Keeping the past alive in this way presents an opportunity for Infiniroute, which provides route optimization over public and private networks as well as signaling information for direct routing between H.323 carrier gateways and H.323 to SIP conversion. Their model works because the incumbents own the end user access and therefore the traffic to and from those users. Getting all of these VoIP islands to directly connect and avoid any unnecessary hops enhances quality and lowers costs. Infiniroutes direct routing facilitates the layer 7 aspect of classic ISP peering by identifying the gateways and then it looks for the optimal media path for transport.
Once the signaling request is made our system determines the best way to route the call based on quality, available capacity and cost, states Neal Axelrad, VP Sales for Infiniroute. This may be over the public Internet, which is our strong point, but many of the incumbents already have direct connections between each other and they are typically Layer 2 Ethernet. Where quality is concerned a private network connection is usually always preferred, but well optimally route them either way.
That says a lot about how ALL network operators think.
These private peering connections between the big incumbents are very similar to the Seven Sisters of ISP folklore. They privately connect, cut special deals, and dont open their networks. Although this pattern is repeating now in VoIP the fact is that it might not be that easy to keep change from happening, or even slow the pace. All of the technology the VoIP carriers are using is readily available for any medium to large enterprise. That coupled with pure-play transport (mainly Ethernet) carriers with no Layer 3 service model and all of the pieces are in place. This means the enterprise user base can step around the carrier, build their own VoIP network, peer with other enterprises and the minutes (and revenue) go away. Its not that difficult, its already happening and as it begins to really take hold the addressable market for Infiniroute and other VoIP Peering service providers will expand by several orders of magnitude. Anyway, lets face it, back in the good old days of IP transit (1995) a who lesale meg of IP was $1,000. Today in 2005 its $10. Oh well, so much for protecting the top line revenue with a closed network model.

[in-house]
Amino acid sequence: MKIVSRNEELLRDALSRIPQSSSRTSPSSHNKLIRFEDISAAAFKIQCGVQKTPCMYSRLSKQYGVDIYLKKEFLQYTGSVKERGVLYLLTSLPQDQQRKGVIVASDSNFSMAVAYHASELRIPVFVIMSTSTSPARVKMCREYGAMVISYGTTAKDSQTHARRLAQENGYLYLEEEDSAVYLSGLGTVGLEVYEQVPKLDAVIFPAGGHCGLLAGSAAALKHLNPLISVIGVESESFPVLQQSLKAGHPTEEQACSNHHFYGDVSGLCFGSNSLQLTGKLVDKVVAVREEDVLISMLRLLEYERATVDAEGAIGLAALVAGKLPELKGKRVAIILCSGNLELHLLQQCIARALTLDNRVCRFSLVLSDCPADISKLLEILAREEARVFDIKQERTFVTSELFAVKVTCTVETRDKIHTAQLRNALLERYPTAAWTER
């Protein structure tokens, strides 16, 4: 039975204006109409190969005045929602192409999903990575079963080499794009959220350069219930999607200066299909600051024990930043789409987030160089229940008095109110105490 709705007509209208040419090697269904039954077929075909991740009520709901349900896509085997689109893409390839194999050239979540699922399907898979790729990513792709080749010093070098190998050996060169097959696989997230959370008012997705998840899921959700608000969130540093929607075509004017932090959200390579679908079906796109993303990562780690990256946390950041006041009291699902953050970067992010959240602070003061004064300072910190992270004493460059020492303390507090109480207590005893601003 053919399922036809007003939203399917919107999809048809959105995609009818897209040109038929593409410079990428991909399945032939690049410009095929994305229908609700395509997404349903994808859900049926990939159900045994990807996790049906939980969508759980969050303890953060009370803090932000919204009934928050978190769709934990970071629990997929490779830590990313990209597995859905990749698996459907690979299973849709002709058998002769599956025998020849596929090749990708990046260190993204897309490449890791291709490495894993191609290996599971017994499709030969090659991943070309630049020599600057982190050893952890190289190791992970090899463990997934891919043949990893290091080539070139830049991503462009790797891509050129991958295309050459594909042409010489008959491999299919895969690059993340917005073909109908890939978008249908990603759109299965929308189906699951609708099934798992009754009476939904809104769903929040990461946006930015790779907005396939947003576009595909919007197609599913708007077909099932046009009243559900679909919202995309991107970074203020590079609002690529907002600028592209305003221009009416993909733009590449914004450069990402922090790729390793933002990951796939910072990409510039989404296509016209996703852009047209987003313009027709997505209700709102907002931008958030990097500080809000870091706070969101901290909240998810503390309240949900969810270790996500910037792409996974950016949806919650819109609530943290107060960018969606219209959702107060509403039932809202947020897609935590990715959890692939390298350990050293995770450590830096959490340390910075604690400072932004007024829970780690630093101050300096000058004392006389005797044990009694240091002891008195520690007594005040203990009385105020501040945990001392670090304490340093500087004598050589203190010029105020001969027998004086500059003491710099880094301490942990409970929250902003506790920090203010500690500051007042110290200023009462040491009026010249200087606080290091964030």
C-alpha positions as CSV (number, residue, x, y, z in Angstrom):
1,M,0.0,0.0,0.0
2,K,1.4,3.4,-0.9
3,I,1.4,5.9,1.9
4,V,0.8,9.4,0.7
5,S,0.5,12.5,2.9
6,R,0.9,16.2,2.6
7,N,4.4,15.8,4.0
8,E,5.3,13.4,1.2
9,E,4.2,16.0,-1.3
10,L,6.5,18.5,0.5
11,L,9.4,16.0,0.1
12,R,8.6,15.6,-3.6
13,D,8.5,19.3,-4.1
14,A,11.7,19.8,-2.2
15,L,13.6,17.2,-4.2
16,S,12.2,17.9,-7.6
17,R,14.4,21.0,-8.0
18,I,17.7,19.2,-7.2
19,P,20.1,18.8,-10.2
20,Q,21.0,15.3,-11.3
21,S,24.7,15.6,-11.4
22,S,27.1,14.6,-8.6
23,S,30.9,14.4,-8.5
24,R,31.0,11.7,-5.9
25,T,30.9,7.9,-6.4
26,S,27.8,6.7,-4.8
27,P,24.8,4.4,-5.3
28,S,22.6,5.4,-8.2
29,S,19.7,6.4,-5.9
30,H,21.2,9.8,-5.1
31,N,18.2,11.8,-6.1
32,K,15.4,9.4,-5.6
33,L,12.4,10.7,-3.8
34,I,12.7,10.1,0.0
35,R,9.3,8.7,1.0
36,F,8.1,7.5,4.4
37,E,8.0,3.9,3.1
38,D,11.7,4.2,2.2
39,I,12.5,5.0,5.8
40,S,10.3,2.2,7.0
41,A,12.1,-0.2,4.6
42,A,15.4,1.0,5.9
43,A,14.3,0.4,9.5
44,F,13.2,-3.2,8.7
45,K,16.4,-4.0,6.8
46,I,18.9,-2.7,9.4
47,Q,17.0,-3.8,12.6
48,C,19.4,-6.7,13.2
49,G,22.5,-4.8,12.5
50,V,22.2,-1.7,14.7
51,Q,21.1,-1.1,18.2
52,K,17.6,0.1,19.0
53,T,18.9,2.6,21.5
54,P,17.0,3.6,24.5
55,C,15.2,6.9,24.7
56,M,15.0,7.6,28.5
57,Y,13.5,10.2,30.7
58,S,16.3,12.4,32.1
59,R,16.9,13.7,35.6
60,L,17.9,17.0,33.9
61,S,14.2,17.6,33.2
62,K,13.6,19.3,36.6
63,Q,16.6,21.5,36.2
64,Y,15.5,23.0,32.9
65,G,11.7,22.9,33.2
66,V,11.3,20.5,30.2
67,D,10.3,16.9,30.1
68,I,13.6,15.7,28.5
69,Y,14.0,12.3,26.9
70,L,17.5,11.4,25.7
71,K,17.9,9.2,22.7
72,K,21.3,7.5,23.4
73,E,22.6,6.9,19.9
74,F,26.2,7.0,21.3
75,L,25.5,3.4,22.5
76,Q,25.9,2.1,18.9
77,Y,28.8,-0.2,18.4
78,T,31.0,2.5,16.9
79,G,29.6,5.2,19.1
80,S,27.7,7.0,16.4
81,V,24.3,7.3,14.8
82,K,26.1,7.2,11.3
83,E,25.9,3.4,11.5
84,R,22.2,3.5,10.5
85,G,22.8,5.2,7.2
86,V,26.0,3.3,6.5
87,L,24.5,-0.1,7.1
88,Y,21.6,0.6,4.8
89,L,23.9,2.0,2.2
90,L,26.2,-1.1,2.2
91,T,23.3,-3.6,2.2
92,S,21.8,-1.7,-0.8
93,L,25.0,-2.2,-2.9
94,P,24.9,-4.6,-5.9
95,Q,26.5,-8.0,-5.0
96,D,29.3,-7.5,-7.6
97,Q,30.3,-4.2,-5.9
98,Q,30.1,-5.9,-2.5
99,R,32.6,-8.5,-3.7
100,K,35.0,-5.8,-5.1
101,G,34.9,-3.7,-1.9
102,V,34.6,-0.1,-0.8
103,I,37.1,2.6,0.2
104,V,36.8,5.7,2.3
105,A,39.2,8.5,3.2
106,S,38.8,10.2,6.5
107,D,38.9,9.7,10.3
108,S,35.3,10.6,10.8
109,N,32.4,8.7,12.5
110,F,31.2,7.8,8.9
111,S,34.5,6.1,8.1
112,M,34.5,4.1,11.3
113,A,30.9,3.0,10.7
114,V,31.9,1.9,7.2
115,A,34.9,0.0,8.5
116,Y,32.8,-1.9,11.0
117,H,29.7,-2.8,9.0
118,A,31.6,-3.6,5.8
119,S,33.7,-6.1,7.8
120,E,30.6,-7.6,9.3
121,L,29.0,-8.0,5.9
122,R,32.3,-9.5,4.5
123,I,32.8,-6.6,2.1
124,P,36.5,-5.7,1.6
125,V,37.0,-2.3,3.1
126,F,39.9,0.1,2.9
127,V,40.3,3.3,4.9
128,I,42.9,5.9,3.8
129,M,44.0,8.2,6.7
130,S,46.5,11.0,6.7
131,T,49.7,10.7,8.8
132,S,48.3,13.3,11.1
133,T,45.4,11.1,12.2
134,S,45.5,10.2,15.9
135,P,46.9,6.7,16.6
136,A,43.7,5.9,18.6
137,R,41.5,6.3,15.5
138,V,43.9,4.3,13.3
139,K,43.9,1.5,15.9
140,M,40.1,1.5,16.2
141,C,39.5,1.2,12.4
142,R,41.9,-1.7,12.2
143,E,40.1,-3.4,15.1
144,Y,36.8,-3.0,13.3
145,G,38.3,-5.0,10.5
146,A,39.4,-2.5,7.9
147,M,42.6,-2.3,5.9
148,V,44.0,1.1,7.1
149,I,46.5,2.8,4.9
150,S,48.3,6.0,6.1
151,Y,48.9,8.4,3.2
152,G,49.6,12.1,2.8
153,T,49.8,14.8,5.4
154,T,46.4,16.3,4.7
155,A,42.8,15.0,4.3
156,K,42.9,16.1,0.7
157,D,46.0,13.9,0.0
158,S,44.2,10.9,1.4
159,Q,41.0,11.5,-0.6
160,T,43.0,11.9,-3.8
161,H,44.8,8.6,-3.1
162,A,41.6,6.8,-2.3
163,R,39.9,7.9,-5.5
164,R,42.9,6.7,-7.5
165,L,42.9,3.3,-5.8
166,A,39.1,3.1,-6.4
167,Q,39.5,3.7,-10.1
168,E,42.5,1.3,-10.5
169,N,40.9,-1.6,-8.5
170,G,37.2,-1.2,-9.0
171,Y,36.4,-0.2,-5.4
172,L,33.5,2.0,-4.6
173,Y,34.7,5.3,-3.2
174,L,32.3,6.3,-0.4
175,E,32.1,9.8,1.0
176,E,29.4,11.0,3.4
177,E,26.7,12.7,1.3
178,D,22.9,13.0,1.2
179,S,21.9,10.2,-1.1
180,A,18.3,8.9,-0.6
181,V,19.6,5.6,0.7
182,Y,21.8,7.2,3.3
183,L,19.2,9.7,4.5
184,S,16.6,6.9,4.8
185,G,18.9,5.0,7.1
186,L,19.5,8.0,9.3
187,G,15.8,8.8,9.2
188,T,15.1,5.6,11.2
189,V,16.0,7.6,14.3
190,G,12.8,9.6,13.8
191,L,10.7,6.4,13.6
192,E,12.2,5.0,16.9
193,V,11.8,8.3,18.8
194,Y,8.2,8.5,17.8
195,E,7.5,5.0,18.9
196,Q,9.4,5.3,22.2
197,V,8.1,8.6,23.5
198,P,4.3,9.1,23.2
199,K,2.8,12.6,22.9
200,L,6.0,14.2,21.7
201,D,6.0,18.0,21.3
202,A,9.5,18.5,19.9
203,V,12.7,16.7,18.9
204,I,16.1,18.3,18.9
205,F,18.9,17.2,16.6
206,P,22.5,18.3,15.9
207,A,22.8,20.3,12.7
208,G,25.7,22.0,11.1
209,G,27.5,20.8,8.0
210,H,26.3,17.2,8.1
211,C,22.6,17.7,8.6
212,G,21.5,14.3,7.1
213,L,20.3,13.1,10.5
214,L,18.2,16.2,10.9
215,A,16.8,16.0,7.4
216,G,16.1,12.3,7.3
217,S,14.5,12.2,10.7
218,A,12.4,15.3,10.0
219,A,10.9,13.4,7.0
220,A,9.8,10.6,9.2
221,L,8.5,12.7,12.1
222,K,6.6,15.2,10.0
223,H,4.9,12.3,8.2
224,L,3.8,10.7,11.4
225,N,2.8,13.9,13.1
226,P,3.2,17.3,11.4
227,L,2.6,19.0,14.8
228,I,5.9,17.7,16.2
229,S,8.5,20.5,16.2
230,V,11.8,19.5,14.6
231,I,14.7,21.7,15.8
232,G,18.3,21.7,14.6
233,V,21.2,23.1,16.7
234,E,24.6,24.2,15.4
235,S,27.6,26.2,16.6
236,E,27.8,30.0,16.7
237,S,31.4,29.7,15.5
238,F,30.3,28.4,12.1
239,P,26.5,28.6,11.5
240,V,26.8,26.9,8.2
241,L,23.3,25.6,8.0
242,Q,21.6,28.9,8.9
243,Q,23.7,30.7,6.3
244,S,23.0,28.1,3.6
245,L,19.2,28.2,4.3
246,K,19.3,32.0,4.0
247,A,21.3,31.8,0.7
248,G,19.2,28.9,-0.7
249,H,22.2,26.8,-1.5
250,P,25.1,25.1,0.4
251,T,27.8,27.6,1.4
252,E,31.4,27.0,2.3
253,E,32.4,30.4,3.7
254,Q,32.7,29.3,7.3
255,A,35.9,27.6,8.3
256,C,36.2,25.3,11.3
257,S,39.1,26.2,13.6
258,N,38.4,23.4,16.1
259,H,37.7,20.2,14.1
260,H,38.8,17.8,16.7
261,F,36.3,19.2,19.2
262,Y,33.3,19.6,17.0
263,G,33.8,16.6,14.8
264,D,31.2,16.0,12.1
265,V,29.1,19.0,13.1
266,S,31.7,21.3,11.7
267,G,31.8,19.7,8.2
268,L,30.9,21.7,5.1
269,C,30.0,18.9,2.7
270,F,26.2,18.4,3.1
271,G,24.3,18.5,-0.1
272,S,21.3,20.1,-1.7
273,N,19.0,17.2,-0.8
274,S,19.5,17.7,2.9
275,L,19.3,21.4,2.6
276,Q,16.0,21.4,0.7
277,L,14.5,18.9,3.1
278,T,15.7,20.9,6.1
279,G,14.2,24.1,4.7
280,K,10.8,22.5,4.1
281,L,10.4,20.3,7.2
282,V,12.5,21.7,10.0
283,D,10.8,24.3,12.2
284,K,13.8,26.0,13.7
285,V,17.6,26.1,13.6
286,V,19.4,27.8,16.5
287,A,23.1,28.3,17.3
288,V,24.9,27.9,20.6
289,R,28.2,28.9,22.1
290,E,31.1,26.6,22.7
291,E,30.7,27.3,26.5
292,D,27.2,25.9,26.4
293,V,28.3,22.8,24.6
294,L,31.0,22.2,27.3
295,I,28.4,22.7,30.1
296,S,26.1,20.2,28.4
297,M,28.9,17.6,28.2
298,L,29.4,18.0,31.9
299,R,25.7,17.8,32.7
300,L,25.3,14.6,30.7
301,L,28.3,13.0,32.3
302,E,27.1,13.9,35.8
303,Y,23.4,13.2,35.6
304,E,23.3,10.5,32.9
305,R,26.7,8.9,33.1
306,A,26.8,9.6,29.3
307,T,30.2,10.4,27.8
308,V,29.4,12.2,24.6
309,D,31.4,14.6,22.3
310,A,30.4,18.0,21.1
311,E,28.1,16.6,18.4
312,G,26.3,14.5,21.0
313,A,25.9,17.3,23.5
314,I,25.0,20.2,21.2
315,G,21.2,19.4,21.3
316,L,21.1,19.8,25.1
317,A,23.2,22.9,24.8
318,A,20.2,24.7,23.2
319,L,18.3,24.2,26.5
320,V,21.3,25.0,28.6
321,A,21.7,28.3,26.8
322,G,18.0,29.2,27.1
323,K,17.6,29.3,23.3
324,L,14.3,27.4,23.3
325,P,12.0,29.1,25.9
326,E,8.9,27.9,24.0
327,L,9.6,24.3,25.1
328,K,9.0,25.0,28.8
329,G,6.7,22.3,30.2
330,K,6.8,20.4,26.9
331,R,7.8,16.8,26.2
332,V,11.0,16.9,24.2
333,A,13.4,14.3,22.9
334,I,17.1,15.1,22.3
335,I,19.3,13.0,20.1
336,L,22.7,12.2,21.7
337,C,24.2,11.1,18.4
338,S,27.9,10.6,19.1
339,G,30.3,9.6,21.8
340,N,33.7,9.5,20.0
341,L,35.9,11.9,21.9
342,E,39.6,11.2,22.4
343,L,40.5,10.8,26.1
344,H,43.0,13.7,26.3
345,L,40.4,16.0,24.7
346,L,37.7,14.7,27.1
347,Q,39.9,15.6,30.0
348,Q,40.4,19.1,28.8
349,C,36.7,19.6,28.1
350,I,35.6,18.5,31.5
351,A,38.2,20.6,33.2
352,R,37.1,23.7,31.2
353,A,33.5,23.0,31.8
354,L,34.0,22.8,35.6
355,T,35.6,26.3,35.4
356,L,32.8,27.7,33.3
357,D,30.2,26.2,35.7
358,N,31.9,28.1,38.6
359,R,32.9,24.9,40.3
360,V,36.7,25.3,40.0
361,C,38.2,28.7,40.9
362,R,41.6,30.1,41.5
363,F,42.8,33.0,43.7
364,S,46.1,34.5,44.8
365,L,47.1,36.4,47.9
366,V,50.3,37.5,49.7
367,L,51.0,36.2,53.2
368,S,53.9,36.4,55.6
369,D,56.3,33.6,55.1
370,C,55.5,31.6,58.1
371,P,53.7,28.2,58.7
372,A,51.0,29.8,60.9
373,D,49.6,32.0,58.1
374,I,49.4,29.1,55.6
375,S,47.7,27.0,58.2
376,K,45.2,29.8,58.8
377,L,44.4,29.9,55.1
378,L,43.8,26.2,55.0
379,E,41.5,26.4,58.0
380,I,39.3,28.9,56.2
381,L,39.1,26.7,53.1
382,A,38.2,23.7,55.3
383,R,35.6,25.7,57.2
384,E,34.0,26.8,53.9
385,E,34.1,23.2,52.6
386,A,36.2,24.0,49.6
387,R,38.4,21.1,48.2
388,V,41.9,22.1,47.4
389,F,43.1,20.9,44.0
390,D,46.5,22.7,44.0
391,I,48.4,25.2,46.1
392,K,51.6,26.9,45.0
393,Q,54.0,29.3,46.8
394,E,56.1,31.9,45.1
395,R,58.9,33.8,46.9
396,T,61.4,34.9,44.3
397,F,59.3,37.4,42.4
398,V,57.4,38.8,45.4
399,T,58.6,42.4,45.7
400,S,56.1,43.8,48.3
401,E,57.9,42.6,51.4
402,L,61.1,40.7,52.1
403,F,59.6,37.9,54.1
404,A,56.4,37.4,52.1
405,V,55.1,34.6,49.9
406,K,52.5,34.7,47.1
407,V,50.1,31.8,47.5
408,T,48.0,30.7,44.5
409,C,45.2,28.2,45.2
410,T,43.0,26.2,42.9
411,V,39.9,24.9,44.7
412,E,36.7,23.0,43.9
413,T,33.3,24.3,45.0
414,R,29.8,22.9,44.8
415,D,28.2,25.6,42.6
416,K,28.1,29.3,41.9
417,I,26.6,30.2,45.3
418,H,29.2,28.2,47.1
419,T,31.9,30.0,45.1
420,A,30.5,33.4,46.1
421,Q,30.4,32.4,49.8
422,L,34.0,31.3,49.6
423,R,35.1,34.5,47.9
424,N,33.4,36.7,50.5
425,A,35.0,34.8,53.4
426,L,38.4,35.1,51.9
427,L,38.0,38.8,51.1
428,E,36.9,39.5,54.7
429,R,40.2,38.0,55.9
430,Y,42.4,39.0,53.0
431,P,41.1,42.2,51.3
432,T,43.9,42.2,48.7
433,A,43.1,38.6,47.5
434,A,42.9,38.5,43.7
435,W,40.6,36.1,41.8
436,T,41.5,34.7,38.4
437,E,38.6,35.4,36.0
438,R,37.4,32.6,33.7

In the grand scheme of evolution, whether its VoIP, or a living species, eliminating inefficiencies is natures way. We are all tied to a logical genetic structure in what we create as it is the way we were created. As long as we are able to put aside conflicting political and legacy economic pressures to resist the evolution the end result will benefit society. Just because it is good for humanity though doesnt mean its good for the incumbents bank accounts, but in the end no one can stop the VoIP volcano from permanently changing the landscape.
Mismatched protocols and creating VoIP islands is not the optimal path. What this global voice organism wants is seamless interconnection with all of its parts, but will the enterprise VoIP wide-area networks eventually be interconnected to each other and eliminate that part of the business of the IXCs in the process? Since many enterprises are basically starting with a clean slate and have no interest in generating revenue from voice as they see it as an expense, there is a very good chance that that will happen. Its all a matter of time. IT
Hunter Newby is chief strategy officer at telx. For more information, please visit www.telx.com.